time and weather. The sanded space in front stiil
contained the horse-block and the draw-well.
' Sounds of pigeons and poultry came from the yard
behind, cattle b,-ol nA rolled in fields
- - v. ....v. .
scmi-,-1.- - . . i 1 .i j
l "lv separate 1 from the surrounding heath, and.
half inn le.if f..... v . . , , t . . .i
"in.n.tit farm house, the old hostel greeted ail
i wayfarers witl,' tl, i e-
irers viui, the creak of its swinging sign, on
i which the forest l-i . j ff r:n
loresi king was represented in rather m-
I definite gilding.
For twenty years Mr. Fairhold had rested there roughly disgusted, our order loving merchant start
on bis homeward way; but as he now approached ed up. Things were not as- they ought .to be at
the house, late in a close, cloudy afternoon, with i the Golden Lion! that Was manifest; and he would
. i i . x
great drops oi neavy rain, announcing a v el eveu-
ing, he could not help observing that something of !
neglect and carelessness had grown about the Gol j
den Lion. Its eaves were less trim, its porch less j
carefully swept and scoured ; and in the best kitch- j
en, which had always served for tap room and par- !
!er was t be seen. Mr. Fairhold made these dis-
coverii's before his arrival was perceived. He had
thrown his bridle over the staple in the porch, and
stepped quietly in. to tho'great- surprise of tlio three, j
who saluted him with keen, suspicious lo ks; ami
still "more to the astonishment of the host, who
woke up at the sound of his entrance.
, Changes had come over the old house since last
the merchant saw it. Mrs. Ilobbes, the honest ac
tive landlady, had been summoned from her do
mestic cares to the house appointed for all living.
Mr. Ilobbes had married the maid, and latterly ta
ken strongly to old October, of which, like many
a country innkeeper in his day, he was a notable
brewer. Things in consequence were not as they
had been at the Golden Lion ; but Ilobbes wel
comed Mr. Fairhold with all the noise and bustle
he deemed requisite for such an old and distin
guished customer, shouted .for the ostler and stable-boy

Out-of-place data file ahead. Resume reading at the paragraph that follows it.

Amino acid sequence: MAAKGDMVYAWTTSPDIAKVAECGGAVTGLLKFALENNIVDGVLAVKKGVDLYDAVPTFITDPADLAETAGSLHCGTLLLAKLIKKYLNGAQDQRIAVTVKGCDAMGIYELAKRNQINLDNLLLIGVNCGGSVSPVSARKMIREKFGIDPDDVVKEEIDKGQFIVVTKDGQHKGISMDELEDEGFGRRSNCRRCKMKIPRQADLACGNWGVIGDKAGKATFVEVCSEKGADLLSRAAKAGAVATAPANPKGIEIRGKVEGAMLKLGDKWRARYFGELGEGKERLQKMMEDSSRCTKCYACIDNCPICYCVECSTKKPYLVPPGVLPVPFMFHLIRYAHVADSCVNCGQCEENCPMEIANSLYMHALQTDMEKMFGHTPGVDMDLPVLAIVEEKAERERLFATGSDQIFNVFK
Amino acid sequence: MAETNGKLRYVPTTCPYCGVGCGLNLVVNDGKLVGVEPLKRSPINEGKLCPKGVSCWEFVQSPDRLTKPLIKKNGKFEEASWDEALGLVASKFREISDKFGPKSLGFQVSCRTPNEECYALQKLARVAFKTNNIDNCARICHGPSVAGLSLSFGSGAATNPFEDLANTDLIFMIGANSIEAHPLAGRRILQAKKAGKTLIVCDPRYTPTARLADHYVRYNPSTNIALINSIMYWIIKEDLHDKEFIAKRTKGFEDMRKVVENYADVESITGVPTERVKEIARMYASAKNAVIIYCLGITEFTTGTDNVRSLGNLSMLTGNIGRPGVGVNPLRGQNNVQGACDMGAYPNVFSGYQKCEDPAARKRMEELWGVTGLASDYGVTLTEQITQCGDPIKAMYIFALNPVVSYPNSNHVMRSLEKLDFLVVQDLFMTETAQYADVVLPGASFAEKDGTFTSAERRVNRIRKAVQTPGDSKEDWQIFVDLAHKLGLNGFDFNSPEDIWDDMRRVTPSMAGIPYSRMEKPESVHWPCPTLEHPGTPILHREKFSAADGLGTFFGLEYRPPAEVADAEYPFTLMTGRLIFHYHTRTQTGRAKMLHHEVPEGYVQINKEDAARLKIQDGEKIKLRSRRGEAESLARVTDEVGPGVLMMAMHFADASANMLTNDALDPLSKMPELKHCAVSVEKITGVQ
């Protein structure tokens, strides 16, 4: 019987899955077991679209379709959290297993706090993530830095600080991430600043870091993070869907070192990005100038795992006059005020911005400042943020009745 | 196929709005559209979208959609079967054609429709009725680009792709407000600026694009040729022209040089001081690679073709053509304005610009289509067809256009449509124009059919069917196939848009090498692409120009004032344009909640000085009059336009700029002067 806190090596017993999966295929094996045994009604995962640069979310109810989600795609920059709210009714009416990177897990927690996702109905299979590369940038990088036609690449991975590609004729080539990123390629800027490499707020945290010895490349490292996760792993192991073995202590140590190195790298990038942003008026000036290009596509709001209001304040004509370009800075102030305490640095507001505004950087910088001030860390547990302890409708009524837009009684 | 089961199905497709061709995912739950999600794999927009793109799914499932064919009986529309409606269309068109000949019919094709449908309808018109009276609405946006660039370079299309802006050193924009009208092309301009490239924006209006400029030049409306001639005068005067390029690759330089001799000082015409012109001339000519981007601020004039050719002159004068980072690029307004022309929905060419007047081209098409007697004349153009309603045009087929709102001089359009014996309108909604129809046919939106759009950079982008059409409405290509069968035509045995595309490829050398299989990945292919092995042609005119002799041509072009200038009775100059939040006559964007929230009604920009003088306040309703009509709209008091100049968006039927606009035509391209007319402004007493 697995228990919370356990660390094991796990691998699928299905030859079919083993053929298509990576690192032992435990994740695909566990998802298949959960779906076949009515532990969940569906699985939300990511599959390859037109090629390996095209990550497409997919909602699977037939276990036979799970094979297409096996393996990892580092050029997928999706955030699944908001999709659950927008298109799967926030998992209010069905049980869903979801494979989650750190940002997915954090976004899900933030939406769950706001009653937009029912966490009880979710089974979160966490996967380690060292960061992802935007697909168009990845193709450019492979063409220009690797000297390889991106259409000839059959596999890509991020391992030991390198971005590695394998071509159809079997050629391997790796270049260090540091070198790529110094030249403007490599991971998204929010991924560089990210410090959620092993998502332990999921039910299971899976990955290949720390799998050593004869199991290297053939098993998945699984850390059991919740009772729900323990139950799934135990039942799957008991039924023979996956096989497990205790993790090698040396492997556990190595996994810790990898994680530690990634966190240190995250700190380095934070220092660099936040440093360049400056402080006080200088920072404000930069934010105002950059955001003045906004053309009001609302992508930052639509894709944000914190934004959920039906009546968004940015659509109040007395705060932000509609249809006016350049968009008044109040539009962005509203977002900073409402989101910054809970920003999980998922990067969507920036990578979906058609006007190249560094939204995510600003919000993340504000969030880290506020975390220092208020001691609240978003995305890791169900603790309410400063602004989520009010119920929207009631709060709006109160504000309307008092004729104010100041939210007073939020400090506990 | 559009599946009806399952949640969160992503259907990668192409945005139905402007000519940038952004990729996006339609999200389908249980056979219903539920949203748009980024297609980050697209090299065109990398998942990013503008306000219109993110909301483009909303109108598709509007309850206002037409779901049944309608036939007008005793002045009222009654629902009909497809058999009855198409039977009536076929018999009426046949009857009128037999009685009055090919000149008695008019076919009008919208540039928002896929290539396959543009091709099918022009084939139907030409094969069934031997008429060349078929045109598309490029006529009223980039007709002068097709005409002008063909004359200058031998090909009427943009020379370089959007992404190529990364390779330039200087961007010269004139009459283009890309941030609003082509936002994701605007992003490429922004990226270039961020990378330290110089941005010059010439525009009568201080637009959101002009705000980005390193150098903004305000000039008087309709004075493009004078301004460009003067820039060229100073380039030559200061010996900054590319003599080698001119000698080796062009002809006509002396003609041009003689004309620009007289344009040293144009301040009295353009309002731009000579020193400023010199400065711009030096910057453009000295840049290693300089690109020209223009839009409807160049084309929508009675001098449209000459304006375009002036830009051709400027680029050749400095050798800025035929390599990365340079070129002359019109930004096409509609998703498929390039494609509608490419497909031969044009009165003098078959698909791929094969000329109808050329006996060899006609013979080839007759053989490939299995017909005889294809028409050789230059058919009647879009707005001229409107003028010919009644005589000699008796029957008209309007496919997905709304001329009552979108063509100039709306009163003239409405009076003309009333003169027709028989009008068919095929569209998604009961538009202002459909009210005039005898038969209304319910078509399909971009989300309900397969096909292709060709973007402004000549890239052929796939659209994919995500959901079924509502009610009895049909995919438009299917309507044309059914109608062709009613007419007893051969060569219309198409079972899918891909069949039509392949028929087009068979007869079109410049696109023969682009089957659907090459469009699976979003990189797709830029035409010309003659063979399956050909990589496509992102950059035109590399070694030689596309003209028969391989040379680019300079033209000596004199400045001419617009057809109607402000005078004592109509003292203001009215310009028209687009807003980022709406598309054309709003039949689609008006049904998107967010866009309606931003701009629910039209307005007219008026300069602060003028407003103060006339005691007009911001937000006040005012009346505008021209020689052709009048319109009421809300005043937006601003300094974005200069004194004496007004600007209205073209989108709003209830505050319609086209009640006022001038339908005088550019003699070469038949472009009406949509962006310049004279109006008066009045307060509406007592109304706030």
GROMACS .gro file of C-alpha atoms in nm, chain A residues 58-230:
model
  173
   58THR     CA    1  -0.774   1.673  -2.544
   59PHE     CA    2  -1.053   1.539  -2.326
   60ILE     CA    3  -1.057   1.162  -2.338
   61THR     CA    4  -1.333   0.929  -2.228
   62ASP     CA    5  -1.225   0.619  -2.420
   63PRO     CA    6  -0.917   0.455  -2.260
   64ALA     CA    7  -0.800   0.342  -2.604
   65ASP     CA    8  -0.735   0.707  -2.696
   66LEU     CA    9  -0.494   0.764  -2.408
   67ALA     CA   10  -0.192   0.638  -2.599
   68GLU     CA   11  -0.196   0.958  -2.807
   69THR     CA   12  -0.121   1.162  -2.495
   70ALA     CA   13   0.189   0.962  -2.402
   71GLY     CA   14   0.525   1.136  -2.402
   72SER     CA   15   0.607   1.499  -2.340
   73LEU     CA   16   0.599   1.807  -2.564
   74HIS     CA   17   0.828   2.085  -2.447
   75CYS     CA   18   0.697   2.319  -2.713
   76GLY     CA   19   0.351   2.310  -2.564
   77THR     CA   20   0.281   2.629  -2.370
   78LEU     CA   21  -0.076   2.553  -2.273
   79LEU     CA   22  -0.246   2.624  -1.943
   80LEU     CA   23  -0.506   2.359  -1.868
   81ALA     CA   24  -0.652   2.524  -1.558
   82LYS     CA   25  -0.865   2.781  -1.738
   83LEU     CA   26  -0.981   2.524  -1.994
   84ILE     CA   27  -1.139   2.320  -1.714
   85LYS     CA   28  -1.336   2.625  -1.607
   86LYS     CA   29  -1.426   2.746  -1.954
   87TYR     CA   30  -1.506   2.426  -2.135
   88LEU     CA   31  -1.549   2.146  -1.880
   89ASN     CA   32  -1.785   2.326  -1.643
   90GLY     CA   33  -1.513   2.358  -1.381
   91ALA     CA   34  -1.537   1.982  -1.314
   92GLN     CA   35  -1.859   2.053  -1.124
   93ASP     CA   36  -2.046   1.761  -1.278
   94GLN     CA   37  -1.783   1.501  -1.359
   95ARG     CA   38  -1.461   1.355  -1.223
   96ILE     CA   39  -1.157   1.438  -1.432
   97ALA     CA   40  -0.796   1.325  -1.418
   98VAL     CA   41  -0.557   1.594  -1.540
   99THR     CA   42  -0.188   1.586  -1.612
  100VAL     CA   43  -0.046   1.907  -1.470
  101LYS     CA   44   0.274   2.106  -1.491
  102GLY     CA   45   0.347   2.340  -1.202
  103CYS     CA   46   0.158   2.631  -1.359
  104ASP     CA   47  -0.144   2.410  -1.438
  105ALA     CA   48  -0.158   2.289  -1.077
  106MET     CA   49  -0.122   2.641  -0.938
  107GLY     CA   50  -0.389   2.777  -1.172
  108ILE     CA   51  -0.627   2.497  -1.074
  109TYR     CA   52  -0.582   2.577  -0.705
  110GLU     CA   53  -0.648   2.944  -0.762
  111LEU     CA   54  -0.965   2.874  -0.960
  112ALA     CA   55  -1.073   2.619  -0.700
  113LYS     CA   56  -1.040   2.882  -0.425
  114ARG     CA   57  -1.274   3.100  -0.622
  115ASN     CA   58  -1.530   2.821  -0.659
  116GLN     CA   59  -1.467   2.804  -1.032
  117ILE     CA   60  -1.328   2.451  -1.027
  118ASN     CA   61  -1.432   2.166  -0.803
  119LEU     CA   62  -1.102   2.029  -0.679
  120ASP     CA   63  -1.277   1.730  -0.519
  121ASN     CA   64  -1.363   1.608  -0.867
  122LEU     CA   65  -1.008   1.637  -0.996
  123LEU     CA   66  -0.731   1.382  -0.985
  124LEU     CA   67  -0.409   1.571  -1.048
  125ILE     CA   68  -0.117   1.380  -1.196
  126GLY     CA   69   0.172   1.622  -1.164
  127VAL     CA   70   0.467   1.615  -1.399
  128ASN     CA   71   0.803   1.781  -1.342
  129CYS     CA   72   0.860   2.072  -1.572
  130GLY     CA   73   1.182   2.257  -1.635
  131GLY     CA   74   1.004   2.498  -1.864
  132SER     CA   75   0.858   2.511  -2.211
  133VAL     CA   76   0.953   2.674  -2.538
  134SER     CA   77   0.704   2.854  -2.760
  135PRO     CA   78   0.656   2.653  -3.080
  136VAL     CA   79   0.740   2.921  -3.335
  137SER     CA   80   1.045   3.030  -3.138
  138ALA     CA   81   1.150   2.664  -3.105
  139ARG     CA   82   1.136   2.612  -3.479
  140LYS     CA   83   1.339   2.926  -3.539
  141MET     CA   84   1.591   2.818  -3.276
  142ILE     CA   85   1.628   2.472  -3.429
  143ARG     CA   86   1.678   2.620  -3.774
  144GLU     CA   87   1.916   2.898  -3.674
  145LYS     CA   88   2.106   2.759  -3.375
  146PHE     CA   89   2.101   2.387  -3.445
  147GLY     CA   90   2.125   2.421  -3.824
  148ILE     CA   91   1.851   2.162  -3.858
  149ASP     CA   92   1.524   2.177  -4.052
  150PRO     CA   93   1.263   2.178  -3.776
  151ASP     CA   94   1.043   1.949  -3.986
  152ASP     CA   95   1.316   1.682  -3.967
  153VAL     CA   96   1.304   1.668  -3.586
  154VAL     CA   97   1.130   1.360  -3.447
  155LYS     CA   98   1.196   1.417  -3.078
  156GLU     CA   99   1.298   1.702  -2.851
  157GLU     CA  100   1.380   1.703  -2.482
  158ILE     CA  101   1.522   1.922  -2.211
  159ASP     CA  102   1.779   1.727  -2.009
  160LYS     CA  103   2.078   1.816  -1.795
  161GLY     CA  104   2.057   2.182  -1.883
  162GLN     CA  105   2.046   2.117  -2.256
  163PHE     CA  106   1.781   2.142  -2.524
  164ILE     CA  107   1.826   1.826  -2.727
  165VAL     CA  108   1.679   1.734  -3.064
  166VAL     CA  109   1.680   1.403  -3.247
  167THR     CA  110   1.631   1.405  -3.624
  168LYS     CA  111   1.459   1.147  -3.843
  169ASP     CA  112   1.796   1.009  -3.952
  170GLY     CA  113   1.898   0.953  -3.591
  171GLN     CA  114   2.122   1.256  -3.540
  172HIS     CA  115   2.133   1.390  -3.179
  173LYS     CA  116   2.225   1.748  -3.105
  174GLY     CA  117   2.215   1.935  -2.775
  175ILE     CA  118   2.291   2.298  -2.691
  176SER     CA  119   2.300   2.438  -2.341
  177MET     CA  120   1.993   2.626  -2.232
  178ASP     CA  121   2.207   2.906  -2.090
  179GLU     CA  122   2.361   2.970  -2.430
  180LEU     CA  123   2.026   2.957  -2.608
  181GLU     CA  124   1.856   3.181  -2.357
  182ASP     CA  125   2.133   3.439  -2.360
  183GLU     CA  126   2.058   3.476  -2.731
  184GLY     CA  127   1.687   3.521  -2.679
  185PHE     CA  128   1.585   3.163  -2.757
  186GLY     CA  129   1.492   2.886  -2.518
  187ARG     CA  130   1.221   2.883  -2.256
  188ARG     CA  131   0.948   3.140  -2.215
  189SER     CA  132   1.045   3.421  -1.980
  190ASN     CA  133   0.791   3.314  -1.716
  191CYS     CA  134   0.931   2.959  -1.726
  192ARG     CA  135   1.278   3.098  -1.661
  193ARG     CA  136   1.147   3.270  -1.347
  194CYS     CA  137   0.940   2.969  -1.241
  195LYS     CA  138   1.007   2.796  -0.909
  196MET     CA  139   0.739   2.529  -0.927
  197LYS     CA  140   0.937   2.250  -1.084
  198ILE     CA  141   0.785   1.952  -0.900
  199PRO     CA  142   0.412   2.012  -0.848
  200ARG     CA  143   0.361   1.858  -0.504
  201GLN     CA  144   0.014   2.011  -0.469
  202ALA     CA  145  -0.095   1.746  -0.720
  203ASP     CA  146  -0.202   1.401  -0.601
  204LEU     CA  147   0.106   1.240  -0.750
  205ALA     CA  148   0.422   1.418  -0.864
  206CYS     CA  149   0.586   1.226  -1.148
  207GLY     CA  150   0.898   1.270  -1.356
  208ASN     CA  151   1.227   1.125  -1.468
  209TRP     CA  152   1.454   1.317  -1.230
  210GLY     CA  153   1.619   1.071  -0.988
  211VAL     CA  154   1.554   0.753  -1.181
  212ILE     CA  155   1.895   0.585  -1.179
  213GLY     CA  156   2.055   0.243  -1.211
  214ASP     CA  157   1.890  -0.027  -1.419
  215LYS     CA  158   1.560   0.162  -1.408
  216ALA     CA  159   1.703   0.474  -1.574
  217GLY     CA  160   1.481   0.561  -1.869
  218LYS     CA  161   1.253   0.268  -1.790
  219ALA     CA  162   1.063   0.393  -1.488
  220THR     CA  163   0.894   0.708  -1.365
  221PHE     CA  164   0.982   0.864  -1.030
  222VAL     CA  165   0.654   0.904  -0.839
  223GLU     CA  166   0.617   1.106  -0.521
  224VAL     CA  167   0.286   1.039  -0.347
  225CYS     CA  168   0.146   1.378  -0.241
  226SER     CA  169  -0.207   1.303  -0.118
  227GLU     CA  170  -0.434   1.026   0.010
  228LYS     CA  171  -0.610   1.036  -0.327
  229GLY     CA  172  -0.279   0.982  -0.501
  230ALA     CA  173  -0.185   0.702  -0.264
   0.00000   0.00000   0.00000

to look after his horse, summoned Mrs.
Ilobbes. the second to provide for entertainment,
and with muttered apologies for the company in
his best kitchen, marshalled bim and his valise to
the parlour. That room of pride, fur such it had
been to the 'former hostess, contained the chief
treasures of the Golden Lion. There were tlie
glazed cupboard filled with china, the eight day j
clock, and the best bed hung with 'dimity. Mr. '
Fairhold thought the round table and oaken floor 1
had lost the dark polish they used to exhibit; but '
the rain, was heavy without, the evening was dark i
and chill, and lie sat -by the blaze of a bright wood
tire discussing a substauf'al supper after his long
ride, and hearing, through the wooden partition
which divided the kitchen and parlour, the ostler
expatiate on the weight and chink of his own va
lise to a, number of inferior travellers w hom the
rain or Ilobbes' strong ale had assembled.
The merchant did not much mind that, though
he remembered one of the three ill-looking men
shading his face with his hand while glancing at
him, and wished the ostler had not guessed so correct.
ly concerning his strong box. More solemn thoughts
came as he looked round that old frequented room.
It spoke to him of life and its uncertainties. The
busy, good-humored landlady, w hom he had known
for twenty years, was gone: and the furniture by
which she set such store, and which she took plea
sure in scouring, all were there, up to the silver tank
ard and the plated candlestick which flanked the
Duke of Marlborough's picture on the chimney
piece; a coarse print in a clumsy frame it was, and
Fairhold had seen it many a year, but never with